Ip Man (2008)

Ip Man

Ip Man Review

Ip Man is a 2008 Chinese biographical martial arts film directed by Wilson Yip and starring Donnie Yen. The movie succeeds as both a rousing historical drama and as an action flick.

It follows the life of the titular grandmaster and martial artist and focuses specifically on the Sino-Japanese War and its aftermath. As I said above, the movie succeeds in both genres. Let’s first talk about the historical one. The first half is action and the second is historical. That second half, although vastly different from the previous one, is so wonderfully executed with a lot of emotional heft. I adored its ending and I loved both the conflict at the end and its conclusion and overall explanation of what happened afterwards. It is a typical stuff seen countless times, but I liked this triumphant ending here as it is emotionally satisfying and so uplifting.

But of course the highlight is the kung fu action. I loved the action sequences in Ip Man as they are so beautifully realized. The choreography is amazing, the abundance of style is evident and the execution is almost flawless. I liked that the camera angles are so good here, letting you see all of the action perfectly. All of the styles are well explained and it is vastly entertaining and so riveting to watch. The highlights are the fight between Ip Man and the Japanese general Miura and the fight between the protagonist and Kam Shan-chu. The former is so dramatic and powerful while the latter one is so exhilarating and even comedic in tone. Yes, the humor here is present from time to time and I really enjoyed it as some moments can be quite funny.

The character development isn’t as great as I hoped it would be, but it is still pretty good. Ip Man is naturally the highlight and he is at first a one-note character, but he quickly showed his human side. I loved his family struggles as it shows how he, though such a powerful martial artist, is still a flawed human being. And I loved the dialogue between him and his wife about his inability to find a job. The wife is really good and their relationship is really sweet and touching, but also quite realistic. I loved that in the film. Miura is really good and Kam Shan-chu is so funny and memorable as this redneck brute.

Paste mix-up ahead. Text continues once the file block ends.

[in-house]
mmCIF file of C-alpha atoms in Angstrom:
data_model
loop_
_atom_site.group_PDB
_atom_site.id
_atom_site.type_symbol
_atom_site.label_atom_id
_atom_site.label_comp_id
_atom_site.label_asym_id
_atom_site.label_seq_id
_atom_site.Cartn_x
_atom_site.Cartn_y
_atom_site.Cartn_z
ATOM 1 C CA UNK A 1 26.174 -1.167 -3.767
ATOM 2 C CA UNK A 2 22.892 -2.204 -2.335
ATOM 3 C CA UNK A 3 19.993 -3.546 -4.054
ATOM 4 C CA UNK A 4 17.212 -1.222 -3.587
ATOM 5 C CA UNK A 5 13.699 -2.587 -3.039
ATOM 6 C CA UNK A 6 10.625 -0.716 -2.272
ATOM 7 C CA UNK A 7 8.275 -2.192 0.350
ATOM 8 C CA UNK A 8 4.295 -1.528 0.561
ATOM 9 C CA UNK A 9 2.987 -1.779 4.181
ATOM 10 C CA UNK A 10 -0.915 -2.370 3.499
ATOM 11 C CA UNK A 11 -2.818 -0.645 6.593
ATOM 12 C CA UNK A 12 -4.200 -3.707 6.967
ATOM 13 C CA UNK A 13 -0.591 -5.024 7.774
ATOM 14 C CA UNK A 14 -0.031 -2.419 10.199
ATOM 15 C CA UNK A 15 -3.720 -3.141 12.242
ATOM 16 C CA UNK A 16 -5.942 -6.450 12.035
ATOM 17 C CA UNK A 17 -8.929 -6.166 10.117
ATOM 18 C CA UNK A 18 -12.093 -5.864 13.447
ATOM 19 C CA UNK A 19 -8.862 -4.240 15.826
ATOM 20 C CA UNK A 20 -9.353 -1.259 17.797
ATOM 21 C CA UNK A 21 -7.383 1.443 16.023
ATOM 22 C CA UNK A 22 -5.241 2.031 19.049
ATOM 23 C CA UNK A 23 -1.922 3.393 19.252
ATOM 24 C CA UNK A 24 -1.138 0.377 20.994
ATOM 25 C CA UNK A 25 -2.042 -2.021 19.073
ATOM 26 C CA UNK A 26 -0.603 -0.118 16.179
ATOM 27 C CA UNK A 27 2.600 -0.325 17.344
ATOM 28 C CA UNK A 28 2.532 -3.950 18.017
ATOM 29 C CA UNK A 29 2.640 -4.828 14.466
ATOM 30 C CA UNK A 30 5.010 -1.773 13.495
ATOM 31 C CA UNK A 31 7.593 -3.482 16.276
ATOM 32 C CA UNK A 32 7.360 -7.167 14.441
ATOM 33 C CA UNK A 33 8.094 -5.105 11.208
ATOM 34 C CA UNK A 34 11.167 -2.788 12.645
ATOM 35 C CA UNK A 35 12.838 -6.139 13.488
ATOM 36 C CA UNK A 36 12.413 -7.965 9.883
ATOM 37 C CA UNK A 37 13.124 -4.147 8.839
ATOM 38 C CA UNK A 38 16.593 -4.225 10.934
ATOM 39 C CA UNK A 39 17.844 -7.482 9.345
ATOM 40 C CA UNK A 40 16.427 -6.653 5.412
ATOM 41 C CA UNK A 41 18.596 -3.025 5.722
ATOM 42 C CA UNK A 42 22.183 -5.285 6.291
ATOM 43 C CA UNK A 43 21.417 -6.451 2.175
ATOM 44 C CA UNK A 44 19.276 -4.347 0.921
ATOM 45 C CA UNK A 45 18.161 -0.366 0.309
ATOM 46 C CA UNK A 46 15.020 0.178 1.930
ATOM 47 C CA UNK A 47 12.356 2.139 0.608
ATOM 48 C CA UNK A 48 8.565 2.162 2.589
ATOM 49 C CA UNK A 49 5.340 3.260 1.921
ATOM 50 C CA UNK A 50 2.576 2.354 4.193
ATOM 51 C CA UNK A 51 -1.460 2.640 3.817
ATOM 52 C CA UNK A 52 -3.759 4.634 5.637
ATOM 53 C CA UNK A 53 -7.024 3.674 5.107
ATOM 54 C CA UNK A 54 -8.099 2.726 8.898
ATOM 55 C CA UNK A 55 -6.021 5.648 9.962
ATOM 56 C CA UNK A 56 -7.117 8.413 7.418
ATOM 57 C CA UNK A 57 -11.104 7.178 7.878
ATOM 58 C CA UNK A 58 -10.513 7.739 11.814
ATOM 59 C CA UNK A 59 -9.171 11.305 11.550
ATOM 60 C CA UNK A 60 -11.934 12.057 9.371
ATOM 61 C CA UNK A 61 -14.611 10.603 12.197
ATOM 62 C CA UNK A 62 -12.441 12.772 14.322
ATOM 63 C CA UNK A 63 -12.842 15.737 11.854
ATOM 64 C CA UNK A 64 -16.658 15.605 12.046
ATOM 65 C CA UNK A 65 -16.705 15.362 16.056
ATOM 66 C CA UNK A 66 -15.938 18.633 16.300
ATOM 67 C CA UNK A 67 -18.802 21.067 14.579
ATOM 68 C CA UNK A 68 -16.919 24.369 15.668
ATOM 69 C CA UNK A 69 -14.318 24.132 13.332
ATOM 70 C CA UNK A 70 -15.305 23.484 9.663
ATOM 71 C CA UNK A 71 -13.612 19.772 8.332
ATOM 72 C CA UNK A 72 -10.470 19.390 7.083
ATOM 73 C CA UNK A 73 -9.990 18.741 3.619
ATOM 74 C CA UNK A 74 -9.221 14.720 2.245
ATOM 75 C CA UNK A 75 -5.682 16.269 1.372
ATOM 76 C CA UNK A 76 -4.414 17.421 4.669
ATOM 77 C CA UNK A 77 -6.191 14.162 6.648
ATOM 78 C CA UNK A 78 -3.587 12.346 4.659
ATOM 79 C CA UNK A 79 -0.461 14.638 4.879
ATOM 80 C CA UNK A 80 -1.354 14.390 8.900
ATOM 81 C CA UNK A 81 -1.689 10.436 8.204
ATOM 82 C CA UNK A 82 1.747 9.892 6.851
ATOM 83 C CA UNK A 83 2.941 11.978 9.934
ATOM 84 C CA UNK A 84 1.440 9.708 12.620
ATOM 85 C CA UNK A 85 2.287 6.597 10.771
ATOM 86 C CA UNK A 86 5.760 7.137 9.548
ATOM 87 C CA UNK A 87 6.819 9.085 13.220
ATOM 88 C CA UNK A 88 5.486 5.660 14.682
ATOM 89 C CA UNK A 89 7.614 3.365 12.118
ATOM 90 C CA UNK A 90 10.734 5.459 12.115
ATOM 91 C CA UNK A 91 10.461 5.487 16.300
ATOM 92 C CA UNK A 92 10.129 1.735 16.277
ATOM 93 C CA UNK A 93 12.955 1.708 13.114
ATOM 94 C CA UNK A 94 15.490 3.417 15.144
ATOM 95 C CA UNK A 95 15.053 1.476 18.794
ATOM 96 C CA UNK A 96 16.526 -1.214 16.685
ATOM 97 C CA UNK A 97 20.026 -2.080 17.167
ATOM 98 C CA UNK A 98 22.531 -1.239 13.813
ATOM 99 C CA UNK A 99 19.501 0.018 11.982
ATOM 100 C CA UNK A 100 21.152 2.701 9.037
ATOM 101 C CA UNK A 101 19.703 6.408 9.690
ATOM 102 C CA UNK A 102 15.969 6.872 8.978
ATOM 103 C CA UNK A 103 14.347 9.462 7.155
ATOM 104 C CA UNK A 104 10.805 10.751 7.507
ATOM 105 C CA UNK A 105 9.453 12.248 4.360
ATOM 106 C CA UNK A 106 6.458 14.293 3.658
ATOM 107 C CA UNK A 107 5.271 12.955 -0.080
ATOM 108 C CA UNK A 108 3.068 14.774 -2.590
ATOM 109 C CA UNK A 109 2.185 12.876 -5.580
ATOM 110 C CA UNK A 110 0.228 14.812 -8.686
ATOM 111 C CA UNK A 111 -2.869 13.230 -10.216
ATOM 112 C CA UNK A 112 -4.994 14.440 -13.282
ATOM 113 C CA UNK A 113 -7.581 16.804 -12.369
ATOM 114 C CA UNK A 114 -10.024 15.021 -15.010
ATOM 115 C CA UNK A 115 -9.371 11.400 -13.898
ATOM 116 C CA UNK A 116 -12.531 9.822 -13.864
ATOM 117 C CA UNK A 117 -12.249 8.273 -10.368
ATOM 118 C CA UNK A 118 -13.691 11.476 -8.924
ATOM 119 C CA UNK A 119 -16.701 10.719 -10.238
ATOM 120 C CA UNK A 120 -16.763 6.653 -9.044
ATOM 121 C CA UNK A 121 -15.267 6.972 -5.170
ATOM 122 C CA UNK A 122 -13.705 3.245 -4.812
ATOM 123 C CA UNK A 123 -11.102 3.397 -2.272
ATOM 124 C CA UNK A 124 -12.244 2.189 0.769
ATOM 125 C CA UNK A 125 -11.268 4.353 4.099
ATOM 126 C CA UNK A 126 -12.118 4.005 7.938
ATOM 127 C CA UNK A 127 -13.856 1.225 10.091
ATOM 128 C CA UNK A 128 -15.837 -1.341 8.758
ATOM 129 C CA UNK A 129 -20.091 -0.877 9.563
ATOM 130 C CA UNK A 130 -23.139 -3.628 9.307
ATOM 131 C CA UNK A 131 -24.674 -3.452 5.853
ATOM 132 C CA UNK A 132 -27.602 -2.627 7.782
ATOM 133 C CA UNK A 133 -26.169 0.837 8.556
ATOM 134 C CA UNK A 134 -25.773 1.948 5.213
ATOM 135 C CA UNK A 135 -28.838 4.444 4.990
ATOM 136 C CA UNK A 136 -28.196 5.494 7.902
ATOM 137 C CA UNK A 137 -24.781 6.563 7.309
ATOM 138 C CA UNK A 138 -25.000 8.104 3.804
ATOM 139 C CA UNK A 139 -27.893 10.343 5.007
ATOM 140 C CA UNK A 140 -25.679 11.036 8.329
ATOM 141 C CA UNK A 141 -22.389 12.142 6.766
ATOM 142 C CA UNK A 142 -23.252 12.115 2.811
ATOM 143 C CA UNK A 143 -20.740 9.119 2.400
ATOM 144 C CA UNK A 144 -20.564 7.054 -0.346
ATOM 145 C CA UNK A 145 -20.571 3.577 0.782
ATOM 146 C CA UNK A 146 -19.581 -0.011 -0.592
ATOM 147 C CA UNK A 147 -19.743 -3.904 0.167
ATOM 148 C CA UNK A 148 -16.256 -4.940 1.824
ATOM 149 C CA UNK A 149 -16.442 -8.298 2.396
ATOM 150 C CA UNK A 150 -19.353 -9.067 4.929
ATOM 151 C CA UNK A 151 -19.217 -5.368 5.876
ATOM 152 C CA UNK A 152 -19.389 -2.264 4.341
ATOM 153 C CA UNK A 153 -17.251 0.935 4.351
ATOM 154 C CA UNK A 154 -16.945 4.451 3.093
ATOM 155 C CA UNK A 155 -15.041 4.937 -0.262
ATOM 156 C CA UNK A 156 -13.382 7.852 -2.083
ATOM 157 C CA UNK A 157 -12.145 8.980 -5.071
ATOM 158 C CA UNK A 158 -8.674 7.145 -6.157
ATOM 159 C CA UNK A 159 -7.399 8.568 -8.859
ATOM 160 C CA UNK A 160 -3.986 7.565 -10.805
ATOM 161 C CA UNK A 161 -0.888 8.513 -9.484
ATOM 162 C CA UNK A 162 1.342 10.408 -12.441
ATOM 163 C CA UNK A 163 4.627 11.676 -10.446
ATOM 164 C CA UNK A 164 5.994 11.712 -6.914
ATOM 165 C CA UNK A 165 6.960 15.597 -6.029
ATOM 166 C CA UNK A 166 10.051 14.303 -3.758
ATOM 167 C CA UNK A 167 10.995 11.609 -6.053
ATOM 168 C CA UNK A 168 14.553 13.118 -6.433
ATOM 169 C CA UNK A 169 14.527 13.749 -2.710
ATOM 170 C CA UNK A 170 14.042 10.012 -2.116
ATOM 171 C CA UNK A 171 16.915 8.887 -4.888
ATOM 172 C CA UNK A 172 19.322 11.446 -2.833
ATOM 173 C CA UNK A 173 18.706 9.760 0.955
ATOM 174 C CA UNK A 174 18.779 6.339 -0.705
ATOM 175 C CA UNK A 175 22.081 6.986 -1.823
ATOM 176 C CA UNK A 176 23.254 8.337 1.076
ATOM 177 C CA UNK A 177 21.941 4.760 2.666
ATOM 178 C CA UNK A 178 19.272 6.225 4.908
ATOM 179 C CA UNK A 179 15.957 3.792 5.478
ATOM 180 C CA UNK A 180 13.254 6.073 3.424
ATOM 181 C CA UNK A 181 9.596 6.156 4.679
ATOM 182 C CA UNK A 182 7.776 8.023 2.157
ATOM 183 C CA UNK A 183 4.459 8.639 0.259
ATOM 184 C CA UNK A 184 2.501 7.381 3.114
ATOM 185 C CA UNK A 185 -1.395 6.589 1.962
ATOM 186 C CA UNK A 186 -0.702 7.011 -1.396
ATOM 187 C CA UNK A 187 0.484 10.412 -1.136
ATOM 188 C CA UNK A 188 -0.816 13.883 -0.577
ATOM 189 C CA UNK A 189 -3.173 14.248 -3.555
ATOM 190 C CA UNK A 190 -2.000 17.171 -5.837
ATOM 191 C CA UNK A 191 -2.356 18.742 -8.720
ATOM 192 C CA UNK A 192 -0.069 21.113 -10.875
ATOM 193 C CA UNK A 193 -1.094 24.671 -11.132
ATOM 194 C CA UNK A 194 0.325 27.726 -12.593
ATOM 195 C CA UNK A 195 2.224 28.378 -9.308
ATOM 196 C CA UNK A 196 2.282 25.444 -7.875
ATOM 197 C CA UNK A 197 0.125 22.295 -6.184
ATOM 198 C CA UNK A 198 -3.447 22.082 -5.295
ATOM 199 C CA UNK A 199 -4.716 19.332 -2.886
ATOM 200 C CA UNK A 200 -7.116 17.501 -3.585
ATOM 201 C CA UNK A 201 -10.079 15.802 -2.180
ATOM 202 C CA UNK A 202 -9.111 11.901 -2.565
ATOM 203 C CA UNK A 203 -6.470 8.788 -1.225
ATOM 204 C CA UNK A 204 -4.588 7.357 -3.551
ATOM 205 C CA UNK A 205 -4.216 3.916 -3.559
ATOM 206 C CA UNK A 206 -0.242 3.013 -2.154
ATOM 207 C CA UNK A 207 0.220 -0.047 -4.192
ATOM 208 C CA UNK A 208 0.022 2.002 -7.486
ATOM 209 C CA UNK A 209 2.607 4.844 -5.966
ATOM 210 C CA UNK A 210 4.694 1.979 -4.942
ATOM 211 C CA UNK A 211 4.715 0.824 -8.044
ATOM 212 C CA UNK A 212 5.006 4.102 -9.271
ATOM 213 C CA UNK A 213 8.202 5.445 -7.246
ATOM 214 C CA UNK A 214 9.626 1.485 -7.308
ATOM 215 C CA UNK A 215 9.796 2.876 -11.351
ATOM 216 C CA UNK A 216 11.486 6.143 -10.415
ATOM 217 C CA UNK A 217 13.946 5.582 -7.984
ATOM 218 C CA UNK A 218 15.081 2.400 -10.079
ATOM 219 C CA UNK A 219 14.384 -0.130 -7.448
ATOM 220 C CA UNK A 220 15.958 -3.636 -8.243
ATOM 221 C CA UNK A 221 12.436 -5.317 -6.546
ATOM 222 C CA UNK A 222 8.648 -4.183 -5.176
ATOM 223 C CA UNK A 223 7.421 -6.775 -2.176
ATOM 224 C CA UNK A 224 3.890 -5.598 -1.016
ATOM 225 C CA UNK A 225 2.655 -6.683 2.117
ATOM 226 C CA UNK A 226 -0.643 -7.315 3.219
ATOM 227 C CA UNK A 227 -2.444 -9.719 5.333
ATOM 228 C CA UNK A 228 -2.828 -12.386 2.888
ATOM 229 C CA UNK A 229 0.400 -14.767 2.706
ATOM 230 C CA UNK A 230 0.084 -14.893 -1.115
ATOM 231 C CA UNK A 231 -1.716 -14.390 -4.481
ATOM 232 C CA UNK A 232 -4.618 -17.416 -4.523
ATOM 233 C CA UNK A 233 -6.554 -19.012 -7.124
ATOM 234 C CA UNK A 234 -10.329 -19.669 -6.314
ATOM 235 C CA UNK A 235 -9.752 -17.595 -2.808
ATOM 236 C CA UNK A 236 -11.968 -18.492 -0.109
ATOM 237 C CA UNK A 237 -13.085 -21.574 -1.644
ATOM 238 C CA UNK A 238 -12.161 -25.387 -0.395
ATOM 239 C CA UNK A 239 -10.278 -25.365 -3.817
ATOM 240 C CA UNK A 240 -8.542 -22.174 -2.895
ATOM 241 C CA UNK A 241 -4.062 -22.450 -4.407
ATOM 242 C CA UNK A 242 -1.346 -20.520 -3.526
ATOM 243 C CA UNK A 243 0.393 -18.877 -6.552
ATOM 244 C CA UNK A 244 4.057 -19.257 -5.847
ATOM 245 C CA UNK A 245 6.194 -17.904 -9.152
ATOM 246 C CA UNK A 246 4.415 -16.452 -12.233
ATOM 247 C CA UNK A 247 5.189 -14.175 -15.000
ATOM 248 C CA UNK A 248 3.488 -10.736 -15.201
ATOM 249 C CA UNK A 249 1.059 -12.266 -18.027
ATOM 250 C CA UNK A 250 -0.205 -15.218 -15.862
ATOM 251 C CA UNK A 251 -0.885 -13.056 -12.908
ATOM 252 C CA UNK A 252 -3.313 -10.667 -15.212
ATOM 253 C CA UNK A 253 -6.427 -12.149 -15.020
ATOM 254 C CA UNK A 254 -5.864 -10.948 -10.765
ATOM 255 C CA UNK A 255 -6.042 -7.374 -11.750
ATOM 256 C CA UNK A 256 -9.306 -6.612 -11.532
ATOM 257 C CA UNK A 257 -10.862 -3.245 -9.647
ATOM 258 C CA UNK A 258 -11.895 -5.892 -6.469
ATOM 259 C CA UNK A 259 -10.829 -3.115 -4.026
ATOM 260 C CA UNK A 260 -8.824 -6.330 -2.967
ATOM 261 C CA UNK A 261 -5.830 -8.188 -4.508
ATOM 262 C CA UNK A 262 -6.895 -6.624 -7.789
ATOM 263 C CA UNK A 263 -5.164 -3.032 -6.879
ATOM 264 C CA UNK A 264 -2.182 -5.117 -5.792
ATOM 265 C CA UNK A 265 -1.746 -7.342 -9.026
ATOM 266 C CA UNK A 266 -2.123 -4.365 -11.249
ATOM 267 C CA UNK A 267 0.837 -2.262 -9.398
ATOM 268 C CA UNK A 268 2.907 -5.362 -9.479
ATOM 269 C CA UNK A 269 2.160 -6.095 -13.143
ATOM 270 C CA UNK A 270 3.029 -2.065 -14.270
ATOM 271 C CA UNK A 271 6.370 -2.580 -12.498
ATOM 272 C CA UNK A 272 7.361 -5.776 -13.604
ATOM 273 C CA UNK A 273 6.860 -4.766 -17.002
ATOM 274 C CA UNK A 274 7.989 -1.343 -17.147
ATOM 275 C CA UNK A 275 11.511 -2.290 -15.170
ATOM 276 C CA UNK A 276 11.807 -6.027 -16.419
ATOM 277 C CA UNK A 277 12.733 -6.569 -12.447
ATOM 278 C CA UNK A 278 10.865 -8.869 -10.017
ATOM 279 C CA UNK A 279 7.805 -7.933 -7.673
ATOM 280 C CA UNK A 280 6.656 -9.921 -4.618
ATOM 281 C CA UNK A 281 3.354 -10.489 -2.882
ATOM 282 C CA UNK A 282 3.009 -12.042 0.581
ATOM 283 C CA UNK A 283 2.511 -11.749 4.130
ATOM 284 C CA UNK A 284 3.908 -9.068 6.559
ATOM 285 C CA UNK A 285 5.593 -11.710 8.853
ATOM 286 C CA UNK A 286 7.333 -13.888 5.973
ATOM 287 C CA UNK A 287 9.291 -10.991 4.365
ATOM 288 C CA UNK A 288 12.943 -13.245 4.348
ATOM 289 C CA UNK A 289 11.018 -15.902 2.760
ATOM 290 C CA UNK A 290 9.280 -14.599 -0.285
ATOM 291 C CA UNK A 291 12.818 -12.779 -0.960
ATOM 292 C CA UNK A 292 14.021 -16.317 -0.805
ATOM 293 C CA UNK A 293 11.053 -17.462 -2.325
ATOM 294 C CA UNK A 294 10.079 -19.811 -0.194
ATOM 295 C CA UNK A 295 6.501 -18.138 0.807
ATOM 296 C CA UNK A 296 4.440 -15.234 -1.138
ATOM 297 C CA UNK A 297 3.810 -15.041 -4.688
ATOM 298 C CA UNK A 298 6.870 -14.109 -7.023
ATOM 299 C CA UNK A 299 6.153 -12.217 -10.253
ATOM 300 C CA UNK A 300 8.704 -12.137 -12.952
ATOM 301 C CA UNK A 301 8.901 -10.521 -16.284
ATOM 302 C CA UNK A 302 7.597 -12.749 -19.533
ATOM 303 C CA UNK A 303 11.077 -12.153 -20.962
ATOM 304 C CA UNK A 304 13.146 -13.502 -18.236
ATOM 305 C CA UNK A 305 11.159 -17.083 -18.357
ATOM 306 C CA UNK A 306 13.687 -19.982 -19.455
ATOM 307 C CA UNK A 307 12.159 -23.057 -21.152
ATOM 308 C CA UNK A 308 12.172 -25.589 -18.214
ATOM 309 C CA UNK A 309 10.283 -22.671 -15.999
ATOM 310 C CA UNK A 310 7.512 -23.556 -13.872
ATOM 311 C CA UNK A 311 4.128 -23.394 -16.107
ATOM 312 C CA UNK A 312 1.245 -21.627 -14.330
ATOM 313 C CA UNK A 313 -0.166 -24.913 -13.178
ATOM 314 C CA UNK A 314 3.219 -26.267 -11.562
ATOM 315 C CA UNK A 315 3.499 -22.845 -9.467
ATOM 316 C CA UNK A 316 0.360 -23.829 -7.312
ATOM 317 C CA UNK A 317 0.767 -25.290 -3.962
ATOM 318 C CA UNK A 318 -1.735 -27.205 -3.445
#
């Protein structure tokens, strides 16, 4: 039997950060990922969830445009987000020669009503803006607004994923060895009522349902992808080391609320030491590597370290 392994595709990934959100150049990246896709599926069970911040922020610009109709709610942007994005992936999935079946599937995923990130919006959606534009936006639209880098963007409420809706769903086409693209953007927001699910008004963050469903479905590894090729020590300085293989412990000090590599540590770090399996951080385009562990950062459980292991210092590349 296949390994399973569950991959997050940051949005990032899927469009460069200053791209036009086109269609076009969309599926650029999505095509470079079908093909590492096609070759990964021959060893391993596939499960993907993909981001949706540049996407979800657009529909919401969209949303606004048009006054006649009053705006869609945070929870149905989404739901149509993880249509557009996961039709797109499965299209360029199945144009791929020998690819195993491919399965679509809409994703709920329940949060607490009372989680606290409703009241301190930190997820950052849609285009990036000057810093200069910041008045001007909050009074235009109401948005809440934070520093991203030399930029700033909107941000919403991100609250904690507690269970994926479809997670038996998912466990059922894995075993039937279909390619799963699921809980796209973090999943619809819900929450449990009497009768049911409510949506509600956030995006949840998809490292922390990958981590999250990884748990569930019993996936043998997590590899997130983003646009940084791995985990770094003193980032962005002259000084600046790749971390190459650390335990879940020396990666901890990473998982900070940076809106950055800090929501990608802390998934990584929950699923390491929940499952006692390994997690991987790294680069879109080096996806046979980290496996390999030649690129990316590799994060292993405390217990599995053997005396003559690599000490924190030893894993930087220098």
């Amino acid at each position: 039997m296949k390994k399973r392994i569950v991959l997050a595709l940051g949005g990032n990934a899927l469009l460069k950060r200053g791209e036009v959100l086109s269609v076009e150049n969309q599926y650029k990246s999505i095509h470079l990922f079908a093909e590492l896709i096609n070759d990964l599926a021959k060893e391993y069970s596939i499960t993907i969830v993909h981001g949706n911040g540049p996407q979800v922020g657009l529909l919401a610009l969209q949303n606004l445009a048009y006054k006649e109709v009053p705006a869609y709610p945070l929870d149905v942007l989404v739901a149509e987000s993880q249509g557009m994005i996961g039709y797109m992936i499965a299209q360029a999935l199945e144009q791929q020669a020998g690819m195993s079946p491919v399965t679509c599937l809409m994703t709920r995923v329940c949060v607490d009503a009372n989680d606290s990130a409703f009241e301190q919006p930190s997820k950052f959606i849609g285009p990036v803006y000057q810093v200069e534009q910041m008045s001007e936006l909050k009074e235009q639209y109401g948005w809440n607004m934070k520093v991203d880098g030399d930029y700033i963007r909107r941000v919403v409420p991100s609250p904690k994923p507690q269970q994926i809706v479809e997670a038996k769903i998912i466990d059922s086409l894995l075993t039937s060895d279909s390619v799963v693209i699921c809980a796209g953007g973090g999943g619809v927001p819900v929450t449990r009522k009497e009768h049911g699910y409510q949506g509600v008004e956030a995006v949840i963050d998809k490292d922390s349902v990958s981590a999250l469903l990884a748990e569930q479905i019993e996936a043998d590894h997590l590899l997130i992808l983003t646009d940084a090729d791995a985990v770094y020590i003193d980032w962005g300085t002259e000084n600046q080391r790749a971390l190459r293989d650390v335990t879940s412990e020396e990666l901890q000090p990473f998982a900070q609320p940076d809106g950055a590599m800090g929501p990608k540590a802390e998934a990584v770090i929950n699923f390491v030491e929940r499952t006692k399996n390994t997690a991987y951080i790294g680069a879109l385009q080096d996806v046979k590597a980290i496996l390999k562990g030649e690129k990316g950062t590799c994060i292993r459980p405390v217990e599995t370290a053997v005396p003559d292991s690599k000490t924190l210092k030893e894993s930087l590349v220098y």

Ip Man is visually a strong picture, but not as mesmerizing as I expected it to be. The scenery is too forgettable and the photography is overly dark, but it is still well shot, some sequences are quite beautiful and the camera angles are terrific during action. Wilson Yip did a fine job in the director’s chair and the acting is superb throughout with Donnie Yen in particular giving a respectable performance.

But there are some problems here and that is mainly the structure of the film. It does succeed in both of its genres, but it does so at the expense of the tone and pacing. The pacing is all over the place and the tonal shift in the middle is so jarring as it literally changes from action to drama out of the blue and with no subtlety whatsoever. Also, the film is predictable and no matter how satisfying to watch, it is still a familiar farce. And I expected more character work and even more emotion than I’ve got from the end product.

Ip Man has a jarring tonal shift, inconsistent structure and pacing and it could have been even better overall, but it is still quite a good film with fantastic action sequences that are so thrilling to watch and impeccably crafted, solid character development, good acting and it is a satisfying flick both as a historical biopic and as martial arts action.

My Rating – 4

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      Interior & Exterior Stills from Ip Man

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Posted in Action, Biopic, Chinese, Foreign, Historical, Martial Arts, MOVIE REVIEWS and tagged , , , , , , , .

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